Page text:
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Cablegate: Israel Media Reaction

This record is a partial extract of the original cable. The full text of the original cable is not available.

UNCLAS SECTION 01 OF 06 TEL AVIV 001419

SIPDIS

STATE FOR NEA, NEA/IPA, NEA/PPD

WHITE HOUSE FOR PRESS OFFICE, SIT ROOM
NSC FOR NEA STAFF

JERUSALEM ALSO FOR ICD
LONDON ALSO FOR HKANONA AND POL
PARIS ALSO FOR POL
ROME FOR MFO
E.O. 12958: N/A
TAGS: IS KMDR MEDIA REACTION REPORT
SUBJECT: ISRAEL MEDIA REACTION

--------------------------------
SUBJECTS COVERED IN THIS REPORT:
--------------------------------

1. Mideast

2. Syrian-Lebanese Track

-------------------------
Key stories in the media:
-------------------------

The media say that today's meeting between Defense
Minister Shaul Mofaz and Egyptian President Hosni
Mubarak in Sharm el-Sheikh that will focus on Israeli-
Palestinian negotiations and implementation of the
disengagement from Gaza will be overshadowed by the
failure of two meetings between Israeli and Palestinian
officers Wednesday to finalize the details of an
agreement on the transfer of security responsibility in
Jericho to the PA. Israel Radio quoted Egyptian FM
Ahmed Abu el-Gheit as saying that one of the purposes
of the Mofaz-Mubarak meeting is to find out why Israel
is delaying the pullout from Palestinian cities.
Ha'aretz quoted senior IDF officers as saying that
Egypt's mediation between the PA and Hamas does not
help to advance the Israeli-Palestinian peace process.

Major media (lead story in Jerusalem Post) reported
that the Right is targeting PM Sharon in the illegal
outpost scandal. Jerusalem Post recalls that "U.S.
Ambassador Daniel Kurtzer was going nowhere in trying
to wade through the complex maze of issues surrounding
the outposts," and that the U.S. had considered sending
a team of its own to do the work. The newspaper quoted
sources among the Likud "rebels" as saying Wednesday
that if Sharon's Gaza Strip withdrawal plan cannot be
stopped politically, then legal means will be used to
try to incriminate Sharon and force him to resign
before the disengagement can take place.

Maariv reported that the Legal Forum for the Land of
Israel, a group of lawyers and accountants voluntarily
helping the Gaza Strip settlers, has recently completed
an architectural plan for relocating all of the Katif
Bloc settlements to the area of the Nitzanim sand dunes
between Ashkelon and Ashdod. Ha'aretz reported that
delegations of rabbis and Jewish public figures and
activists from the U.S. are expected in the coming
weeks to visit the Katif Bloc settlements with the aim
of expressing solidarity with residents slated for
evacuation under the disengagement plan. Maariv
reported that Agrexco, the government company for
agricultural exports, has found that the evacuation of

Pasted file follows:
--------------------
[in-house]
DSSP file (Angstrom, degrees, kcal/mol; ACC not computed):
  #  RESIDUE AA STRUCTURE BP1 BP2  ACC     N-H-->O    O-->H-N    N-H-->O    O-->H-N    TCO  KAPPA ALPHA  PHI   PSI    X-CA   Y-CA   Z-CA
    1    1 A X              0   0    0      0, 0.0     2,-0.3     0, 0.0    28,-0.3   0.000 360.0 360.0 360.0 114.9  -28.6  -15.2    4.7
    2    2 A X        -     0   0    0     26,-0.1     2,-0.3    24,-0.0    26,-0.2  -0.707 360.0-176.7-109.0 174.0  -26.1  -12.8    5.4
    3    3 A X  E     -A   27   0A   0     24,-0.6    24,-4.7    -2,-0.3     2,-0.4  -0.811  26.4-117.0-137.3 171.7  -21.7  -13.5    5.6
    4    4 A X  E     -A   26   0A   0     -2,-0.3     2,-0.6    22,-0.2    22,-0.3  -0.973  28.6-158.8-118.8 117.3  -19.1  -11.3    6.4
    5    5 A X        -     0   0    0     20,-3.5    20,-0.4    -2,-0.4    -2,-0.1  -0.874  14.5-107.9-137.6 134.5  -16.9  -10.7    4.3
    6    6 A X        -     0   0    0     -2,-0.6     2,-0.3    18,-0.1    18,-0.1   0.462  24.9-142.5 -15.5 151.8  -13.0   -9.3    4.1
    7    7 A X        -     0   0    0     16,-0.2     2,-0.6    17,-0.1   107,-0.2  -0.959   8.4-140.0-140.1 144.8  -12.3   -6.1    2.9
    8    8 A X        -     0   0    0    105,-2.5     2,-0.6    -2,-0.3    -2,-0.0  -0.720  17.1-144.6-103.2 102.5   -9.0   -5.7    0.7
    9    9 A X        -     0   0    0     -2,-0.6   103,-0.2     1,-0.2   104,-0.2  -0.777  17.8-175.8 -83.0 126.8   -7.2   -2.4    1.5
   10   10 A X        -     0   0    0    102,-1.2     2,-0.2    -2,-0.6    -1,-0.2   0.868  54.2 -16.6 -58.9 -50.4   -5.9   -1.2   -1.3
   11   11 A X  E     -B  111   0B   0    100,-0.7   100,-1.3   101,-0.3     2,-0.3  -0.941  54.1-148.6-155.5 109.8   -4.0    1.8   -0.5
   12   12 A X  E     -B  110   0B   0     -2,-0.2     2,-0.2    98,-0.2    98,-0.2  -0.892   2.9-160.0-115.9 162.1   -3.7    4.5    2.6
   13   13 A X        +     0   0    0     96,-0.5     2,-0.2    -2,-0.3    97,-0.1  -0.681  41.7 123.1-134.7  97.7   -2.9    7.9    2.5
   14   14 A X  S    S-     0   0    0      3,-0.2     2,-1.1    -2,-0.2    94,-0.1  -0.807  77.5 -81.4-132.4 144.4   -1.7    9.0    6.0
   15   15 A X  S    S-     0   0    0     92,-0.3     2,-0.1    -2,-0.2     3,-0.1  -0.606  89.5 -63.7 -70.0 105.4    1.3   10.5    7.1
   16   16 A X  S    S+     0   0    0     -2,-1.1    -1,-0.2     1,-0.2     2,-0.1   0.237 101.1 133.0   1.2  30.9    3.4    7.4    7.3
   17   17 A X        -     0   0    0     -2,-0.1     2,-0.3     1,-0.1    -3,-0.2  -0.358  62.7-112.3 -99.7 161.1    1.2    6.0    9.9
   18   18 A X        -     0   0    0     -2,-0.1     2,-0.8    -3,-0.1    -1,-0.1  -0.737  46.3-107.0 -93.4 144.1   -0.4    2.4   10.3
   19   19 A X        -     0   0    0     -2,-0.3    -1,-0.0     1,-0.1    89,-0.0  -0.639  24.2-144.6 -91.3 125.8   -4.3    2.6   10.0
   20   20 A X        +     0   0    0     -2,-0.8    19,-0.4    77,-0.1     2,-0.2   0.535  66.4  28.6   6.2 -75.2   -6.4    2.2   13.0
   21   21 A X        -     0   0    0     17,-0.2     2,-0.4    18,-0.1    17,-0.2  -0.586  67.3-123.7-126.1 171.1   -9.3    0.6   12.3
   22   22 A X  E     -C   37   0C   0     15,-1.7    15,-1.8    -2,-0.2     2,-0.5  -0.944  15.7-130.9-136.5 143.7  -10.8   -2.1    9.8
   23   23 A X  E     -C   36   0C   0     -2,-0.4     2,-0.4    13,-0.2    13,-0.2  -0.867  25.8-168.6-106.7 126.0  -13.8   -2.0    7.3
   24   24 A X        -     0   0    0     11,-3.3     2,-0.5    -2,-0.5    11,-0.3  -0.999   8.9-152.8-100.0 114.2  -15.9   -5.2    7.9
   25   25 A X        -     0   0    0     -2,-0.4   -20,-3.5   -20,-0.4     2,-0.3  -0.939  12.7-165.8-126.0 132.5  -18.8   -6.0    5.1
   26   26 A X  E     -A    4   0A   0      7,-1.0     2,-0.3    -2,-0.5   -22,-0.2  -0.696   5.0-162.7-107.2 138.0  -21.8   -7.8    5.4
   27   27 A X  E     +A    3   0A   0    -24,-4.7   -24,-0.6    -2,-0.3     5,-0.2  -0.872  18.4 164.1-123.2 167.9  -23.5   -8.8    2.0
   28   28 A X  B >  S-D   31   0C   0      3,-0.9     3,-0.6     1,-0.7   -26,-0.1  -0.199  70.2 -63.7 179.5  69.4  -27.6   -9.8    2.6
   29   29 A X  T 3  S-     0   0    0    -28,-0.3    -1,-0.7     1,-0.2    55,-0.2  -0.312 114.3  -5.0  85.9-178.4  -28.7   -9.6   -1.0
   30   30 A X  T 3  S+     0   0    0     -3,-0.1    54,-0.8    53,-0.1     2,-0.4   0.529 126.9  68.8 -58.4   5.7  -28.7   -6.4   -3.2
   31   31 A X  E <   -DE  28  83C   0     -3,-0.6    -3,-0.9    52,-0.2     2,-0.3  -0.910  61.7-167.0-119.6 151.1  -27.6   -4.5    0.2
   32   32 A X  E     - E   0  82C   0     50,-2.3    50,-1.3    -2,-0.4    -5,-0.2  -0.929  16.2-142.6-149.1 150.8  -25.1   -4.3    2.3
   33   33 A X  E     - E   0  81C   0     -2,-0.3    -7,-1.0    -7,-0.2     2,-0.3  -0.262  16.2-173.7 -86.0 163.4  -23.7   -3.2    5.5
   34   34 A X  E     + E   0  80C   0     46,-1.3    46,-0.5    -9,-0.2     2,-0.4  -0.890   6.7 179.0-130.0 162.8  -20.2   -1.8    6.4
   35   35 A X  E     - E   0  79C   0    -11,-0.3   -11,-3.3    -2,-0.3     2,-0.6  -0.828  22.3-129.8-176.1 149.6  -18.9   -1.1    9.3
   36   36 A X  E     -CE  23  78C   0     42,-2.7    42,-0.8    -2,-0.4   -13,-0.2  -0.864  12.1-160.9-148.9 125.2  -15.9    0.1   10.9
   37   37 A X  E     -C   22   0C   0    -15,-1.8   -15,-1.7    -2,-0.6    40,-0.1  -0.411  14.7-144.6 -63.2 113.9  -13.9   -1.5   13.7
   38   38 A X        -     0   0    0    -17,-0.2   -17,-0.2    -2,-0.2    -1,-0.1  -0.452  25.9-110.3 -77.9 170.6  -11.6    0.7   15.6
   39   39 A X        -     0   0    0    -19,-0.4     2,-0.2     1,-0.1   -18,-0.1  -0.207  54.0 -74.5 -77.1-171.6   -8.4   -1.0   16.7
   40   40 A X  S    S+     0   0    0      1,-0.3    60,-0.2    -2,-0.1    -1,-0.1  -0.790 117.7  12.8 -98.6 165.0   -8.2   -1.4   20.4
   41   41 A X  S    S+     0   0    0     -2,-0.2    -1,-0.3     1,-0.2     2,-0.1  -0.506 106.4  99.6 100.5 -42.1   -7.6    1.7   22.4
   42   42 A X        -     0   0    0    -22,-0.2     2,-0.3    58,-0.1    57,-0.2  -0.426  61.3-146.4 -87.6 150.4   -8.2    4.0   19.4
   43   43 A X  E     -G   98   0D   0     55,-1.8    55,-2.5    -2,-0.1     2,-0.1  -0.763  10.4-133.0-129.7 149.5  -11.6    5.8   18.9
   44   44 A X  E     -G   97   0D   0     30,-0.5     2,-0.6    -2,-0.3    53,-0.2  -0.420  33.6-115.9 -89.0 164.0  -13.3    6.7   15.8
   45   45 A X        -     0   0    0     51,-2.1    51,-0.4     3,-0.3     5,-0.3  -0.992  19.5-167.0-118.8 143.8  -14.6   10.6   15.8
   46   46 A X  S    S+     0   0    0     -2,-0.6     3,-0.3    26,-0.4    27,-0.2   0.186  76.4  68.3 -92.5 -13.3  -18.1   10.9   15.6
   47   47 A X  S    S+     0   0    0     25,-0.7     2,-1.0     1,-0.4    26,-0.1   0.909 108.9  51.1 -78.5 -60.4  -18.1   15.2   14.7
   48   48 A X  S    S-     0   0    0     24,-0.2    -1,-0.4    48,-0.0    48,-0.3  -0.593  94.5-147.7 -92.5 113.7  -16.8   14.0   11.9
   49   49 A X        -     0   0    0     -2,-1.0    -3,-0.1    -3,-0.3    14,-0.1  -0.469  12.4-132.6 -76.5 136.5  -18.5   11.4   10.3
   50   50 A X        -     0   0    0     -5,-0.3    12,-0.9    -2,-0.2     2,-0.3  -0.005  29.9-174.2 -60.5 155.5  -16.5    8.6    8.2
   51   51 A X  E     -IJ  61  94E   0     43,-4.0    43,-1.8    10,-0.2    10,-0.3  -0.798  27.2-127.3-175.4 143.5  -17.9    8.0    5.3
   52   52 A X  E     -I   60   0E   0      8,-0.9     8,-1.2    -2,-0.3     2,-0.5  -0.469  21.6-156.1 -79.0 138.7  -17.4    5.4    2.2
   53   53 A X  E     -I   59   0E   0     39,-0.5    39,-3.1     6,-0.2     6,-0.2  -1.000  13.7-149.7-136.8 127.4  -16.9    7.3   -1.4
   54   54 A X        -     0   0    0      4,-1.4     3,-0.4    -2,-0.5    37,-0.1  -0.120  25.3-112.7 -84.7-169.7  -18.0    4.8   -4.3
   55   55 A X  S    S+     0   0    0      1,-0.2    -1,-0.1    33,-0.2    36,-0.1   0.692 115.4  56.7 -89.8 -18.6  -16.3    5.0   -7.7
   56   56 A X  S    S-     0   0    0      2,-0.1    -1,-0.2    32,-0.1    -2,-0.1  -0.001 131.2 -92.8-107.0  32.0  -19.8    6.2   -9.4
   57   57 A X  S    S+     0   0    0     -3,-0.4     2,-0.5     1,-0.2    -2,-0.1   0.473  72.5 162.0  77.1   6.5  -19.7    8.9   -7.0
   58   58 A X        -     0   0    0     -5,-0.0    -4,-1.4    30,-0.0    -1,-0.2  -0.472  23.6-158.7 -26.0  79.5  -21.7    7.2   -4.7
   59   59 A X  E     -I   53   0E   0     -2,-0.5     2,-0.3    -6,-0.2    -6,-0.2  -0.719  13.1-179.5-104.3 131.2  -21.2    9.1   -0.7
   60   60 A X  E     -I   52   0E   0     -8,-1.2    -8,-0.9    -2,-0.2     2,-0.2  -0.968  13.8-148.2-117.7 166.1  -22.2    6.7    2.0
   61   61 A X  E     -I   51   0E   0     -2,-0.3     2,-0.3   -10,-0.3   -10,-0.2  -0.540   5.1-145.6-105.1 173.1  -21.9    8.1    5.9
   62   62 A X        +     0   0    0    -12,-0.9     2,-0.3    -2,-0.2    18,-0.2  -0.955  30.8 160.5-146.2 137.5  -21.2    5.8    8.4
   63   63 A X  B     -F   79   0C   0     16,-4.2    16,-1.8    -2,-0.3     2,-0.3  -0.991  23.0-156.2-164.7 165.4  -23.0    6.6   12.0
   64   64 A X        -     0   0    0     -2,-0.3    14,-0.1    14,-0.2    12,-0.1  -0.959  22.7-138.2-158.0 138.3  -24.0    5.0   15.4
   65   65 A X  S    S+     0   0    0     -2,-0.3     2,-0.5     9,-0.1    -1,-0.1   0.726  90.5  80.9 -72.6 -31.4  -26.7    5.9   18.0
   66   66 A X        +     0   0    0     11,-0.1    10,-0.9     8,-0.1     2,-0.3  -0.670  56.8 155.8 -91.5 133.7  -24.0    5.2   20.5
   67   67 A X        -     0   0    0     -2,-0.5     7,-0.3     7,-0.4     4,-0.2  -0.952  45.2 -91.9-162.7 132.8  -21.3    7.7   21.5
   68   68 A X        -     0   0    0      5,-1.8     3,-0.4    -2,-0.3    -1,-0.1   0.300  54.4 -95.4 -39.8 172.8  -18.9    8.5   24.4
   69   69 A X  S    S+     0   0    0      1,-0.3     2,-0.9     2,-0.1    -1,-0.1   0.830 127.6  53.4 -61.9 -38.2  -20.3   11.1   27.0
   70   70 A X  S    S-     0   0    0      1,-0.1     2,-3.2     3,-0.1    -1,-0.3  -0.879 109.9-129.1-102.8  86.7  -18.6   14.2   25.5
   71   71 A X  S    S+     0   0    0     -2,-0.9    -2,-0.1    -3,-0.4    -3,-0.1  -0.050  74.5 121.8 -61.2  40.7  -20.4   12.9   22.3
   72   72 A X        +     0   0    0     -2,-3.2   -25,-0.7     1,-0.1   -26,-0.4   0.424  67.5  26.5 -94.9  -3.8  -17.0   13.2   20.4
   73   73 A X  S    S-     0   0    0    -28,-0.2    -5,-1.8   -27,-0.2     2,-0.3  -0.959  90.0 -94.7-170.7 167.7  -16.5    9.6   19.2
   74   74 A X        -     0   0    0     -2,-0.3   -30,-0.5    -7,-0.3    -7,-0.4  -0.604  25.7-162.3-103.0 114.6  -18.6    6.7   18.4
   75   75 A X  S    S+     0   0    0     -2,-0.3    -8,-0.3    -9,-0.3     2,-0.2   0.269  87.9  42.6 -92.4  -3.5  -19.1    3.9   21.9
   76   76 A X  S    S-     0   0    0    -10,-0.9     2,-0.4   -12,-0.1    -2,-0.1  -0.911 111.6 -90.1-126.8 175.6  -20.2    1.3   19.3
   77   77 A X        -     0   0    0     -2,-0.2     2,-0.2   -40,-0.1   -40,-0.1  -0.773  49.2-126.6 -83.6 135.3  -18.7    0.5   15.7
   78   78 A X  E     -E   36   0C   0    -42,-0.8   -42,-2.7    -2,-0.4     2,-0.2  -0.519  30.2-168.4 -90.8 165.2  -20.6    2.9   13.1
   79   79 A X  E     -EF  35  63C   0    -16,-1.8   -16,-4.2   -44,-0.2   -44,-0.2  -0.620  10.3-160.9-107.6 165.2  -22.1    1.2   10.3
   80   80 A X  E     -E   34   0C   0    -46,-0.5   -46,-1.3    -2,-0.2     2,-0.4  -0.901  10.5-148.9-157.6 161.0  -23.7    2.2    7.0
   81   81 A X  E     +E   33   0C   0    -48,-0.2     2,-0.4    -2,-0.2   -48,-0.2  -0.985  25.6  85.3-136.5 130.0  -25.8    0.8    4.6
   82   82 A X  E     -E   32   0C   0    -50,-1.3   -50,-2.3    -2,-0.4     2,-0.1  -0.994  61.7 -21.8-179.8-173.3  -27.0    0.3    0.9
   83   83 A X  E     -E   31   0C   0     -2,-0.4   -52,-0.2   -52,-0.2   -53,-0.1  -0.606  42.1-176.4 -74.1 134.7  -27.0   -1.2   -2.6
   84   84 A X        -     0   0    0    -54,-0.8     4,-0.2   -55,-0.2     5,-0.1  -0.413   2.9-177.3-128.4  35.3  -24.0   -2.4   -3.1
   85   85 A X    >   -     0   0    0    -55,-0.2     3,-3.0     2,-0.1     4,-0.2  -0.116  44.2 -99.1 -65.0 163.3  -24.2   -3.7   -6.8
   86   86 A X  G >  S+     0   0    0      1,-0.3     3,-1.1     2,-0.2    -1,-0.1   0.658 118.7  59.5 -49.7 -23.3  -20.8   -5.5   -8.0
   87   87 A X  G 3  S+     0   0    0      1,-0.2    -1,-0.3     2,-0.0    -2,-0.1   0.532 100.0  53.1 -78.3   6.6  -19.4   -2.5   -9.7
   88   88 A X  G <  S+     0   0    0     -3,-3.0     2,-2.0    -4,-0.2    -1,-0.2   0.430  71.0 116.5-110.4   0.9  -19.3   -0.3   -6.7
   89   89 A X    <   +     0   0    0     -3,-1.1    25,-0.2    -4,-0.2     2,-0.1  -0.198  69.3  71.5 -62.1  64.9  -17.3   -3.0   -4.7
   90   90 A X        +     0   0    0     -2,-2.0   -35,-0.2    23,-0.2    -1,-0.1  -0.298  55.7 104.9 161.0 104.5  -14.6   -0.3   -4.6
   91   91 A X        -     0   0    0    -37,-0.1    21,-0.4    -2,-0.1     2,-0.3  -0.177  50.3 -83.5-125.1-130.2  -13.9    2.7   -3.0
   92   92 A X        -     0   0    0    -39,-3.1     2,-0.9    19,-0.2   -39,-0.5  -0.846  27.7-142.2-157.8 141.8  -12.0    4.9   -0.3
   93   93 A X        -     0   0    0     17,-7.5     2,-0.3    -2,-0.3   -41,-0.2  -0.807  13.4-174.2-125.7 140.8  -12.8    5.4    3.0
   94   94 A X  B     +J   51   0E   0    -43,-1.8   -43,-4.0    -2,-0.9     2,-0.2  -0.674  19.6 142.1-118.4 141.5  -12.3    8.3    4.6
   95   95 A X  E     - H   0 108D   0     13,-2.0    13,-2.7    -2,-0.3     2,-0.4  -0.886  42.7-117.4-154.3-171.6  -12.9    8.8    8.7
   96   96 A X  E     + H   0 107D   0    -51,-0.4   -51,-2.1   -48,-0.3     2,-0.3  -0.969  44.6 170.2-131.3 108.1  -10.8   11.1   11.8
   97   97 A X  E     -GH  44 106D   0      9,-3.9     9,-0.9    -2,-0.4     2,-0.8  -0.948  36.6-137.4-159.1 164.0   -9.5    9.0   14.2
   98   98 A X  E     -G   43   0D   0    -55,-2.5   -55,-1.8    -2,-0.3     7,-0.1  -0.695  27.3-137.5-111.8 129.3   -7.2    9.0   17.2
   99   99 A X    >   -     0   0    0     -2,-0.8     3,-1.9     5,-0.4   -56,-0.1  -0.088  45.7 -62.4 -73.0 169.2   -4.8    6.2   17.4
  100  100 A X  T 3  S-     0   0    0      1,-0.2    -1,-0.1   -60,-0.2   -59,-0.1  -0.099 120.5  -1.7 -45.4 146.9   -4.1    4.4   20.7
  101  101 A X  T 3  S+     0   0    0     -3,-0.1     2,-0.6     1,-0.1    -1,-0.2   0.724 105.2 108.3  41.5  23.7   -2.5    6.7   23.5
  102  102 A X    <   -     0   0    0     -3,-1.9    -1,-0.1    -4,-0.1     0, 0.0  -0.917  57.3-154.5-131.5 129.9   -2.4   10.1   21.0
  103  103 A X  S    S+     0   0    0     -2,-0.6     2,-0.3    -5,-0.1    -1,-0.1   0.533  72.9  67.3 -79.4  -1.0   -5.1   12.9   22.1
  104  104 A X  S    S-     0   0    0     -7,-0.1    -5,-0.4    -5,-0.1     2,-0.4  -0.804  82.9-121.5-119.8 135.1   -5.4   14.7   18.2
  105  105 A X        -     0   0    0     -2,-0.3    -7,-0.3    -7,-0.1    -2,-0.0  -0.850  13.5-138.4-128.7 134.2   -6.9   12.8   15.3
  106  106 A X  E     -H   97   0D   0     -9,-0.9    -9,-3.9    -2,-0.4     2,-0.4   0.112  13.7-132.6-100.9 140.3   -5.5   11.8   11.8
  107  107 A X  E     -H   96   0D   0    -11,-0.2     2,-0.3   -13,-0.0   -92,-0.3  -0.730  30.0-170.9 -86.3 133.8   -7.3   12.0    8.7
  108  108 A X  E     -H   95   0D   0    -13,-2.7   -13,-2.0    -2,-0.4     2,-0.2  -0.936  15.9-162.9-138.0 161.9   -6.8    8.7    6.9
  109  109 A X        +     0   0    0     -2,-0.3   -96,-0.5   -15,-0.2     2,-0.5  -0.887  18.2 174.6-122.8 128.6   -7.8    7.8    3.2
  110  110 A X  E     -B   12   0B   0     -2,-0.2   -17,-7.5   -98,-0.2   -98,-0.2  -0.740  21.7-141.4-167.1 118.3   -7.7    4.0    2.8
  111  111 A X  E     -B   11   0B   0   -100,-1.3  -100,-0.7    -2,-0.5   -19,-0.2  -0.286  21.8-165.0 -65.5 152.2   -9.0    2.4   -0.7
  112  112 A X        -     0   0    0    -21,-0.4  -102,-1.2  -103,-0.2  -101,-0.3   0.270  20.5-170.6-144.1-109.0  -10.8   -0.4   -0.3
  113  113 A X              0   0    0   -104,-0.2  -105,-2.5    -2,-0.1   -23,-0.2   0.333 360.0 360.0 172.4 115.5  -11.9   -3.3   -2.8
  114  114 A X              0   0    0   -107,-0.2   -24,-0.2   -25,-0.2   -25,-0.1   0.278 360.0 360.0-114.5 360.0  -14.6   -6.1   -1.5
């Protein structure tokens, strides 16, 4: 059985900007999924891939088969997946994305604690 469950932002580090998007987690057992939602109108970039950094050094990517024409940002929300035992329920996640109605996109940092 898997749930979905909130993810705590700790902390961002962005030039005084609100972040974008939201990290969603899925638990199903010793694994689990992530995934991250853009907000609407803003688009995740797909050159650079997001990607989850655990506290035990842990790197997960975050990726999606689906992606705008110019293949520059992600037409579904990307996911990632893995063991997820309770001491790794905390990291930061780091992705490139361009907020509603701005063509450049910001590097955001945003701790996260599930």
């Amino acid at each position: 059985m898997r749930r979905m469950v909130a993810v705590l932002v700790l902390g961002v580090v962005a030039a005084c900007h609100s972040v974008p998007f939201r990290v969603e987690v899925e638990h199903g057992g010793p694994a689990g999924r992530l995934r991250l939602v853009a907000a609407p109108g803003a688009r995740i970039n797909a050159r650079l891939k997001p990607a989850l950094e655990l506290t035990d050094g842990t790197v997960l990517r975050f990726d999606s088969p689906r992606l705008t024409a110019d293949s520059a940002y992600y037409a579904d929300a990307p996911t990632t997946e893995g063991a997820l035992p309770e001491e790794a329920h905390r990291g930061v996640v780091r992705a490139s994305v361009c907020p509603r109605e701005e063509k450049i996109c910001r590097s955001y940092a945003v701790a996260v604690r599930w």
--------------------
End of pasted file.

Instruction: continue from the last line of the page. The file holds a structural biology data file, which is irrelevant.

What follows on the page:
the Gaza Strip and the halt in the agriculture
production of the Katif Bloc will cause the state
fiscal losses of 120 million shekels (about USD 27.9
million) a year.

All media reported that on Wednesday, Shas party mentor
Rabbi Ovadia Yosef played down the comments he made
Tuesday against Sharon. Jerusalem Post quoted a senior
source in the Prime Minister's Office as saying that
Rabbi Yosef's comments "are the wrong words in the
wrong atmosphere."

Israel Radio reported that this morning, security
forces killed a senior Islamic Jihad militant who was
barricading himself in a building near Baka el-
Sharkiyeh, east of the Green Line. He was allegedly
involved in the February 25 Tel Aviv bombing.

Ha'aretz reported that anti-aircraft units from the
U.S. Army and the IDF will hold an extensive joint anti-
aircraft exercise in Israel today. The forces will
practice the coordinated operation of anti-aircraft
systems, including the Arrow anti-ballistic interceptor
missile and the Patriot air defense missiles.

Maariv reported that MK Ahmed Tibi (Hadash-Ta'al) met
last month in Washington with senior State Department
officials, requesting that U.S. aid to Israel be
conditioned upon 20 percent of it being allotted to the
Israeli-Arab sector.

Citing AP, Ha'aretz quoted the family of British
filmmaker James Miller as saying that the IDF has
decided not to prosecute the soldier responsible for
Miller's May 2003 death in the Gaza Strip.

All media reported that Omar Karameh is expected to
return to the post of Lebanese PM, from which he had
resigned last month, and that a 100,000-strong pro-
Assad, "people power" demonstration took place in
Damascus Wednesday. Israel Radio reported that Walid
Jumblatt, Lebanon's most prominent opposition figure,
is visiting Moscow. Yediot headlined that the
"independence Intifada" in Lebanon was on the decline.

Yediot reported that the director general of the
Jordanian Health Ministry told Aharon Cohen, president
of the Contractors Association, that Israeli
construction companies will build a hospital in Jordan.

Yediot cited a New York Times report that that a
federal investigation committee led by retired judge
Laurence Silberman found that the U.S. intelligence
agencies know too little about the nuclear programs of
Iran and North Korea.

Leading media (banner in Yediot) note that the dollar's
exchange rate -- 4.299 shekels Wednesday -- is at its
lowest point in two years.

Erratum: A sentence in Wednesday's media reaction
report was incomplete. It should have read: "Ha'aretz
reported that Shalom asked Secretary Rice that there be
no shift in the West's stance on Hamas, even if Hamas
participates in the Palestinian elections as a
political party, and that Rice promised that the U.S.
position has not changed."

------------
1. Mideast:
------------

Summary:
--------

Independent, left-leaning Ha'aretz editorialized: "In
all likelihood, Israel's eastern border will be a lot
closer to the Green Line than it believes.... More so
than anything, the Sasson report should be seen as the
beginning of a new era."

Conservative, independent Jerusalem Post editorialized:
"[The present situation of the settlers] is a result of
[successive Israeli governments'] failing to craft a
coherent policy in deciding exactly which areas over
the former 1967 borders are essential to this country's